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topography

[tuh-pog-ruh-fee] /təˈpɒg rə fi/
noun, plural topographies.
1.
the detailed mapping or charting of the features of a relatively small area, district, or locality.
2.
the detailed description, especially by means of surveying, of particular localities, as cities, towns, or estates.
3.
the relief features or surface configuration of an area.
4.
the features, relations, or configuration of a structural entity.
5.
a schema of a structural entity, as of the mind, a field of study, or society, reflecting a division into distinct areas having a specific relation or a specific position relative to one another.
Origin
late Middle English
1400-1450
1400-50; late Middle English topographye < Late Latin topographia < Greek topographía. See topo-, -graphy
Related forms
topographic
[top-uh-graf-ik] /ˌtɒp əˈgræf ɪk/ (Show IPA),
topographical, adjective
topographically, adverb
nontopographical, adjective
untopographical, adjective
untopographically, adverb
Can be confused
topography, typography.
Dictionary.com Unabridged
Based on the Random House Dictionary, © Random House, Inc. 2014.
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Examples for topographic
  • Conventional designs require a fair amount of topographic relief in order to generate sufficient heads.
  • He struck a balance between the topographic and the idyllic, between construction and invention.
  • Climbers should check in at the visitor center, where they can get topographic maps.
  • Rangers also provide helpful advice, including topographic maps and guidance from an area expert.
  • Download or purchase a topographic map of the mountain trails.
  • To have the students become familiar with topographic maps and their uses.
British Dictionary definitions for topographic

topography

/təˈpɒɡrəfɪ/
noun (pl) -phies
1.
the study or detailed description of the surface features of a region
2.
the detailed mapping of the configuration of a region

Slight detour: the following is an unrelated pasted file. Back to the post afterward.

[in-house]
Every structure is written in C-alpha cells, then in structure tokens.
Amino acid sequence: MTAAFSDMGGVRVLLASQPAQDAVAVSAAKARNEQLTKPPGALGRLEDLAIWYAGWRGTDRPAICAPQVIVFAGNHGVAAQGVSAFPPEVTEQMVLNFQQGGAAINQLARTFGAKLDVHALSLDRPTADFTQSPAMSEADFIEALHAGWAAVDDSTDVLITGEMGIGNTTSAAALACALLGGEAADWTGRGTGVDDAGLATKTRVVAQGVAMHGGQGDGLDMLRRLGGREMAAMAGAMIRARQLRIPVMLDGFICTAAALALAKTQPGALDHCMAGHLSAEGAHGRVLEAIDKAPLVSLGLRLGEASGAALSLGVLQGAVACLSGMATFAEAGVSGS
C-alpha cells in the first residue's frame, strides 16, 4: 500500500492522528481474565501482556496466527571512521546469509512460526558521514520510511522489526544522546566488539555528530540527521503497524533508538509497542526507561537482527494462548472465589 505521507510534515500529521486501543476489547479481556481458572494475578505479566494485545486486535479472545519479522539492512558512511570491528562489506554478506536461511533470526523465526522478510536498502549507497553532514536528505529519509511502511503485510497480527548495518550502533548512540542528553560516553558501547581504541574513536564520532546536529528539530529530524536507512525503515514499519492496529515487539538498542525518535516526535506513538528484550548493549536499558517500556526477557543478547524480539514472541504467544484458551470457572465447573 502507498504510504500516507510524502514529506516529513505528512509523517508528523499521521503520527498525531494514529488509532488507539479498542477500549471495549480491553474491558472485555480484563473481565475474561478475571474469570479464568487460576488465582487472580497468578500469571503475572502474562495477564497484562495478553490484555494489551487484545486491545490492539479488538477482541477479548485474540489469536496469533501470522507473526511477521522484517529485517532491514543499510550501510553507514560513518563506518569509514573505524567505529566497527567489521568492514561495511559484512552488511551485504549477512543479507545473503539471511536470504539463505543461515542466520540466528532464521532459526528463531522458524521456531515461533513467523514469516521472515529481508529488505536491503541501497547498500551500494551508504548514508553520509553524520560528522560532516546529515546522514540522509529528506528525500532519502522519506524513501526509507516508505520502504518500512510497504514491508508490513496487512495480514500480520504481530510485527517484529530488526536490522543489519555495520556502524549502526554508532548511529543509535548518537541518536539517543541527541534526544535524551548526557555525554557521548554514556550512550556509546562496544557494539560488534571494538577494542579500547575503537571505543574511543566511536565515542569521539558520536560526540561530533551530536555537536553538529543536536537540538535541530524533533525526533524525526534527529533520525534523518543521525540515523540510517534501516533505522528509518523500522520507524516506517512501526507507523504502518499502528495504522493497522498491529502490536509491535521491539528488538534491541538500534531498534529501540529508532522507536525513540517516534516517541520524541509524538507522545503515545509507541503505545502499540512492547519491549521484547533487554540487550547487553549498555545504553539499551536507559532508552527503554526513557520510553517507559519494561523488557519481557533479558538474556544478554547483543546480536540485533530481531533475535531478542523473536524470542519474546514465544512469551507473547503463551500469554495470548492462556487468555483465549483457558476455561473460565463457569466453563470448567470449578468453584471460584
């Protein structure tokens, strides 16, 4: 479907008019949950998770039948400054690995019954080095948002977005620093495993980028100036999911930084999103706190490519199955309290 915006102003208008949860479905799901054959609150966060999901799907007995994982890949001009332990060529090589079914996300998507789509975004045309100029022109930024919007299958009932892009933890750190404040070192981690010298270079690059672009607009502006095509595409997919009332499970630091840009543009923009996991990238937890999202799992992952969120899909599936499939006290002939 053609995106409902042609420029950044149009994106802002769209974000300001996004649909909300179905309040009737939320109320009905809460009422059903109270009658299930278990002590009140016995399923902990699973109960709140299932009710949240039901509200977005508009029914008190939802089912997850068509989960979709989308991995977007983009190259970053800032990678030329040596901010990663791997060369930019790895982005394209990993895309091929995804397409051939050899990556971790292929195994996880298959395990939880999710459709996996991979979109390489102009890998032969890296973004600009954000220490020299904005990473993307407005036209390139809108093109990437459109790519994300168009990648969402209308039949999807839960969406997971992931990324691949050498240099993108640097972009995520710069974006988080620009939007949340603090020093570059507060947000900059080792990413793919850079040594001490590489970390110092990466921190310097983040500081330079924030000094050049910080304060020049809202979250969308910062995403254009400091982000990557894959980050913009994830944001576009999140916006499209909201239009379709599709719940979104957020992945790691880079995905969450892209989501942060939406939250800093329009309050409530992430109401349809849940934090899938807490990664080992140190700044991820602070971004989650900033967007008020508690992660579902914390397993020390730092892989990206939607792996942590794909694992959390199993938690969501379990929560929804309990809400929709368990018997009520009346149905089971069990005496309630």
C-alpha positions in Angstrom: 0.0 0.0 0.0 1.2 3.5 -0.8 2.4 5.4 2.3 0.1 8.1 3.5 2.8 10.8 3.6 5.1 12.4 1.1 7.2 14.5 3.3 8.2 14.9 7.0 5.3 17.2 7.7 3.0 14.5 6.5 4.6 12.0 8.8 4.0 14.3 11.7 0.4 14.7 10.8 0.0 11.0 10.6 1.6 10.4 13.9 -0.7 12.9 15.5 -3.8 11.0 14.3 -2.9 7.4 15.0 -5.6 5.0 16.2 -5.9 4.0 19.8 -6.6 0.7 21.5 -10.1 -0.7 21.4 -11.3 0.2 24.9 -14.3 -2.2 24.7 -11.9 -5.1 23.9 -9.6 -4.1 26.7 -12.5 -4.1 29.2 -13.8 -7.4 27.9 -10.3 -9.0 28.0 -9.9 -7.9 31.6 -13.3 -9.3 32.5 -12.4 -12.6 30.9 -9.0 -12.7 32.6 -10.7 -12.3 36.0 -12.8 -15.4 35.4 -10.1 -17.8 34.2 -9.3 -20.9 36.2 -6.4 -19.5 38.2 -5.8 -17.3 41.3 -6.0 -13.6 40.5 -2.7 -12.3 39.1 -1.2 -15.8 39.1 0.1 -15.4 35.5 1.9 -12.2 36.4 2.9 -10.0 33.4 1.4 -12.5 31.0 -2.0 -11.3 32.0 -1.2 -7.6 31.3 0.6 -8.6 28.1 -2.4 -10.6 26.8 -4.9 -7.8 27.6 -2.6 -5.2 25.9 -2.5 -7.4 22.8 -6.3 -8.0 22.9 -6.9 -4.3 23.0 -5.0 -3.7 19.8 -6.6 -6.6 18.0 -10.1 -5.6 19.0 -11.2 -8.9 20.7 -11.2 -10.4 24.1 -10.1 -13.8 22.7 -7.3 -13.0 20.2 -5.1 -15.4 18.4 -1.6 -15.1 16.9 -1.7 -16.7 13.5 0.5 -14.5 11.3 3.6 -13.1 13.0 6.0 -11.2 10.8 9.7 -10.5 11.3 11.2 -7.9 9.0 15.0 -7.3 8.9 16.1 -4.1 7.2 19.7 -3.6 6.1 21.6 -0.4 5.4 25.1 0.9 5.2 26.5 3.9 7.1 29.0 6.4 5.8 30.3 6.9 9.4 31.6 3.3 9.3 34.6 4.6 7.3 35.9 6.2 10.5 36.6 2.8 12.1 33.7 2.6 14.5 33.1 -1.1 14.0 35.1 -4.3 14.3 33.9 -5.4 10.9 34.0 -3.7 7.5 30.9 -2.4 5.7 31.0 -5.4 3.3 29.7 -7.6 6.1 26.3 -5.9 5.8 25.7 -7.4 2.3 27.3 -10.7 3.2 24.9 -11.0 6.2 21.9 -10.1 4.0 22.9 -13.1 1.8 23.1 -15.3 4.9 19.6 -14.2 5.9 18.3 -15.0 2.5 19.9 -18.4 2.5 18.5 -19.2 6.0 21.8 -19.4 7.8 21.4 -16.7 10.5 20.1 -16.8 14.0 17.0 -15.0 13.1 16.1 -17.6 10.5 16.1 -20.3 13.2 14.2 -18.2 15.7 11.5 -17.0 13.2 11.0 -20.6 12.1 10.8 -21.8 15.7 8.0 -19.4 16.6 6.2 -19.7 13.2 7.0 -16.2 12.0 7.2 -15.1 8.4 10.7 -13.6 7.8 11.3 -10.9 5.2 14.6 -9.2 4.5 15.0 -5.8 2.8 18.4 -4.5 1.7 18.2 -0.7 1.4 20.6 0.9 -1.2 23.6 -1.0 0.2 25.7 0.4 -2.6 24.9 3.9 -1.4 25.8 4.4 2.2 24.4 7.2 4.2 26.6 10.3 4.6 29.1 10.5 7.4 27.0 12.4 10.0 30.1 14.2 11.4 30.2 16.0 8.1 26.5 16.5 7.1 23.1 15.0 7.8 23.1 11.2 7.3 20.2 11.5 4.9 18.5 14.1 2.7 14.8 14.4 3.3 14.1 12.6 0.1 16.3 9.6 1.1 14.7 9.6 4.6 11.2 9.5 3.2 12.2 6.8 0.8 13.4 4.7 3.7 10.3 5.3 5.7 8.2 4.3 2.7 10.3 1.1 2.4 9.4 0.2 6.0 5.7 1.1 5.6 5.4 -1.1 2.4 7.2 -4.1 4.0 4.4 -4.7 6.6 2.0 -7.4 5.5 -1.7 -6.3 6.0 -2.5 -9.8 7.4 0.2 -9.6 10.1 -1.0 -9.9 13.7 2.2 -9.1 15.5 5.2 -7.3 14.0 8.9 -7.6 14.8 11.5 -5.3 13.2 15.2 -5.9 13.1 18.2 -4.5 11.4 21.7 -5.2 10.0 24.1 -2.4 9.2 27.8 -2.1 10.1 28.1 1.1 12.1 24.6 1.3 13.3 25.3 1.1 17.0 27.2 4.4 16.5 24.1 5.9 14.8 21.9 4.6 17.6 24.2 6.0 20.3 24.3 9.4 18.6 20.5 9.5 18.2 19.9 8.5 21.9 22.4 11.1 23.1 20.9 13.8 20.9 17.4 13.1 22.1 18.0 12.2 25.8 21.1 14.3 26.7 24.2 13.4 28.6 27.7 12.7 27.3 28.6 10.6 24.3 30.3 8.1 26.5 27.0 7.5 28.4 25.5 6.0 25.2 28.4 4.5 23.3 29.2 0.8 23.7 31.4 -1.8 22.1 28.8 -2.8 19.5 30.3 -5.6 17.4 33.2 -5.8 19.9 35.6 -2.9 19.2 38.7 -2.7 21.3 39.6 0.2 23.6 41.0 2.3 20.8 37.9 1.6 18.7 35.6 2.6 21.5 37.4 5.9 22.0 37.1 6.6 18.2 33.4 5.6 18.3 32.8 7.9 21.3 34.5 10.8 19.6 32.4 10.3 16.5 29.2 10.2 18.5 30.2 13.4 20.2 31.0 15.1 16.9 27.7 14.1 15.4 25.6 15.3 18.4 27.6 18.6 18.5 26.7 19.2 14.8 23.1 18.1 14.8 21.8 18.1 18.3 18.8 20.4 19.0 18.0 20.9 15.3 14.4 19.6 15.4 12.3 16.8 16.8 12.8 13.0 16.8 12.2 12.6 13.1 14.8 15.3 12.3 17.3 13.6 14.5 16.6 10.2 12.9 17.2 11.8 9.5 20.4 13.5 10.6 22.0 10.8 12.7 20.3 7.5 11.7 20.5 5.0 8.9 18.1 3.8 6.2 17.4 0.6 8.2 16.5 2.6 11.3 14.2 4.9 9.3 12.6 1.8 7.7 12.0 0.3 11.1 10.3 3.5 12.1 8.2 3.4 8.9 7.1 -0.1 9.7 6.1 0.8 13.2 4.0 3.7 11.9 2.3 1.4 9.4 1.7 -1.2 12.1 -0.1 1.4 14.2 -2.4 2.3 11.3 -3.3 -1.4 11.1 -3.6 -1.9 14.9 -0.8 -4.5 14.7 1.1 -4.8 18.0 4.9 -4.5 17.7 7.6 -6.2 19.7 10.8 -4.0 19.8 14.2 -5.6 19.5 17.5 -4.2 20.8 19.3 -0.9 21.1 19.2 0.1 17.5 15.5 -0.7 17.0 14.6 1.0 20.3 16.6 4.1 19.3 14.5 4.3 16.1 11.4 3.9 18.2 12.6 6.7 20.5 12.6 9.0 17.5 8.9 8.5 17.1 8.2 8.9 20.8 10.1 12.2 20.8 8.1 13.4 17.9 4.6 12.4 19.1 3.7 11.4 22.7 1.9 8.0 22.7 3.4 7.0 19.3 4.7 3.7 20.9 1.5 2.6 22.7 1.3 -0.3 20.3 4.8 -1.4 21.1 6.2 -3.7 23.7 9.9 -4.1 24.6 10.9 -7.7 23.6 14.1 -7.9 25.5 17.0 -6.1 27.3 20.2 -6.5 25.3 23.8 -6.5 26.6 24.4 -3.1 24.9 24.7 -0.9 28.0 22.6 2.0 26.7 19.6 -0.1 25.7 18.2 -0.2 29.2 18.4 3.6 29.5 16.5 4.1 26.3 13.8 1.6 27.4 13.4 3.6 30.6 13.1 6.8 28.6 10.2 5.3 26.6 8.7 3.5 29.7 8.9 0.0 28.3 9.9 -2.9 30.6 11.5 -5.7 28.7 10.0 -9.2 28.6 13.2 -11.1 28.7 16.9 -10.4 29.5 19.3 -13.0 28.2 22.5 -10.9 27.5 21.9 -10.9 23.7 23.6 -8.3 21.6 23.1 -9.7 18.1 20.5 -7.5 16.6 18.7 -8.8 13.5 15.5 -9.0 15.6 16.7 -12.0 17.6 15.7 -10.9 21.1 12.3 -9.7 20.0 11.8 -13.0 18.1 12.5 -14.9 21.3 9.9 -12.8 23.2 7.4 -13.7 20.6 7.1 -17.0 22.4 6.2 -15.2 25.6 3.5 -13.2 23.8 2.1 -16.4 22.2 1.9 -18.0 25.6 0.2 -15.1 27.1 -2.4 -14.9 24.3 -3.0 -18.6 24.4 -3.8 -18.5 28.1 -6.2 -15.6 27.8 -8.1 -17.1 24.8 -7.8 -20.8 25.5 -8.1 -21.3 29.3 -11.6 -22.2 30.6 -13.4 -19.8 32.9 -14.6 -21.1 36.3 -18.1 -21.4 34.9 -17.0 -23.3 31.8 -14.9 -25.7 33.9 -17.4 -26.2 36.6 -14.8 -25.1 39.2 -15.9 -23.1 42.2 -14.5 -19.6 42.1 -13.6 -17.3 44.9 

3.
the land forms or surface configuration of a region
4.
the surveying of a region's surface features
5.
the study or description of the configuration of any object
Derived Forms
topographer, noun
topographic (ˌtɒpəˈɡræfɪk), topographical, adjective
topographically, adverb
Collins English Dictionary - Complete & Unabridged 2012 Digital Edition
© William Collins Sons & Co. Ltd. 1979, 1986 © HarperCollins
Publishers 1998, 2000, 2003, 2005, 2006, 2007, 2009, 2012
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Word Origin and History for topographic
topography
early 15c., from L.L. topographia, from Gk. topographia "a description of a place," from topographos "describing a place" (as a noun, "one who is skilled in topography"), from topos "place" + graphein "to write."
Online Etymology Dictionary, © 2010 Douglas Harper
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topographic in Medicine

topography to·pog·ra·phy (tə-pŏg'rə-fē)
n.
The description of the regions of the body or of a body part, especially the regions of a definite and limited area of the surface.


top'o·graph'ic (-grāf'ĭk) or top'o·graph'i·cal (-ĭ-kəl) adj.
The American Heritage® Stedman's Medical Dictionary
Copyright © 2002, 2001, 1995 by Houghton Mifflin Company. Published by Houghton Mifflin Company.
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topographic in Science
topography
  (tə-pŏg'rə-fē)   
  1. The three-dimensional arrangement of physical attributes (such as shape, height, and depth) of a land surface in a place or region. Physical features that make up the topography of an area include mountains, valleys, plains, and bodies of water. Human-made features such as roads, railroads, and landfills are also often considered part of a region's topography.

  2. The detailed description or drawing of the physical features of a place or region, especially in the form of contour maps.


The American Heritage® Science Dictionary
Copyright © 2002. Published by Houghton Mifflin. All rights reserved.
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